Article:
Managing Multiple Opportunities
By Carl Pritchard
We often consider the juggling acts that are essential to our day-to-day lives just to get things done. Work, home, hobbies, recovery time. It’s challenging to try to keep all of the myriad projects we have up in the air at the same time. Trying to balance the need to recaulk the shower stall against the need to answer e-mail against the need to get the latest proposal out the door is a daunting task at best. And in the midst of such flurries of activity, the first things that generally get sacrificed are life’s pleasures.
While Americans seem to be becoming the society of instant gratification, many in our workforce are actually the masters of delayed (or even foregone) gratification. The workaholic tendencies so many of us embrace (particularly in tough economic times) leave little or no window for rest and relaxation.
If you’re one of the guilty parties here, you may raise your hand now.
That’s a lot of hands.
As I write this, I am preparing to have an opportunity to practice what I preach. I’m teaching a class in just four days. The class is “Managing Multiple Projects.” What makes it special is that the class is on board the Carnival Cruise ship Sensation. Seminars at Sea. You have to love that. My lovely wife, Nancy, is going along (odd how she doesn’t seem to join me when I have work in Detroit). But as I gear up for this opportunity, I am rapidly coming to the realization that with 11 hours of training on a 72-hour cruise, I have a lot of opportunity to cram in there. I don’t want to miss out on the Bahamas while work absorbs me. But…the e-mail does need checked.
I’ve already begun to map out my strategy for the Nassau trip, and it includes a lot of the gospel that I preach in the Managing Multiple Projects course. I’m setting priorities and affirming them with my partner. I’m putting her in on the decision-making loop to help determine when and how certain work activities will be woven in and when and how they will be taboo.
Work? Taboo? Yes. From the moment the ship docks in Nassau, work is an off-limits topic. No laptop. No work-oriented conversation.
Carl? What if one of your students approaches you on the docks with a question about the class?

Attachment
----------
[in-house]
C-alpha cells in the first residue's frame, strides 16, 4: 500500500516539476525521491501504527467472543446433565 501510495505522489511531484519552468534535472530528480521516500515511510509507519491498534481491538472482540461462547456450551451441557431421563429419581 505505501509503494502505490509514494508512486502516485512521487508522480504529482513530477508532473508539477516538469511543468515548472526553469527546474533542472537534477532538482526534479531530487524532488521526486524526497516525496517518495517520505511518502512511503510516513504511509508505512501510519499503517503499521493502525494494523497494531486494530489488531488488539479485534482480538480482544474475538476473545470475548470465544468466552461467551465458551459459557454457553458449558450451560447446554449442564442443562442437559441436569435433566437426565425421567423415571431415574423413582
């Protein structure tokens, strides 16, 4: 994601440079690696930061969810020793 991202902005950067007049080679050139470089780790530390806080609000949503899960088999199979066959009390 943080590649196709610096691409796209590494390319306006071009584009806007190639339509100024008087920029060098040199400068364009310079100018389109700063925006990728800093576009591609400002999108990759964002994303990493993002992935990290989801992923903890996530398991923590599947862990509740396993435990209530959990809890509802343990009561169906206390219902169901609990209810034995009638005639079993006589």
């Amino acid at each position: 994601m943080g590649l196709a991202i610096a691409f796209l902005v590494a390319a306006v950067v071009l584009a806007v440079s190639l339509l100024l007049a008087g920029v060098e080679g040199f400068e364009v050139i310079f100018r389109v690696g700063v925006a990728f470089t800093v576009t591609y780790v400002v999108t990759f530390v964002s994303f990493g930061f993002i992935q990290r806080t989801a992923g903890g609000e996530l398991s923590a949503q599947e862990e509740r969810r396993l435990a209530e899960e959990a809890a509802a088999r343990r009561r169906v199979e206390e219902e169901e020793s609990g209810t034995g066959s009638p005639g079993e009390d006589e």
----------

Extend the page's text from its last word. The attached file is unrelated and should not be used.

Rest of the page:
I’ve actually thought about that. For one, I plan to use this as a classroom example! I will warn the students well ahead of time when they are my priority and when they’re not. As the customer, they will be clear on where they fit in the pecking order and when. When class is on? They’re tops. When we’re at sea and they see me in the hall, they can supplant my wife for brief questions, but not long ones. When I’m ashore or tucked into bed? My personal life will take precedence. What will (hopefully) make this work is that they’ll know. They’ll know up front. They won’t be surprised to find themselves at different positions on my priority list. And they’ll also know it’s not because they are being disrespected. It’s because I want to show consistent degrees of deference across the various aspects…the various projects…going on in my life.
In watching the television show, Criminal Minds, I am witness to the most consistent display of how this is all done miserably. The cast surrenders everything on the altar of work. They have no personal lives (and when their personal lives are on display, it’s to show how they will run away from the joys in life at a moment’s notice to solve the latest crime). Great television. Miserable planning of the multiple opportunities in their lives.
What would make it right? For one, the players who have some sunshine in their lives would actually spend some time there. They would isolate those moments, keeping themselves fresh and refreshed by the chance to spend time away from the intense challenges of their positions. For two, they would actually identify how and when their opportunities will usurp work, rather than always leaving it the other way around.
I had just such an opportunity recently. After multiple months of serious back pain, a truly skilled pain specialist found an opening in his schedule that directly conflicted with some scheduled work. Conventionally, I would have surrendered my back on the altar of work, but instead, chose the opportunity side. I apologized to the client, rescheduled the engagement, and went in for in-office surgery.
My life is seriously looking up. Why? For one, my back doesn’t hurt nearly as much. But in many ways, I think part of the healing process is that I know that I respected myself enough to actually commit the time to take care of myself.
This ties, in some ways, to what my sister, Ginny, says about the opportunities in her life. “I have never regretted a dollar or minute I’ve spent building a memory.” She knows what she considers the great opportunities in her life, and those around her know it, too. And they know if they want to get on her (very crowded) calendar, there’s a simple strategy. Find a way to convince her that either they’re a higher priority OR it’ll generate a wonderful memory. It’ll push their agenda up her priority list. And in the process, it will make the experience more fruitful for all concerned.
(c) 2010 Pritchard Management Associates, Carl Pritchard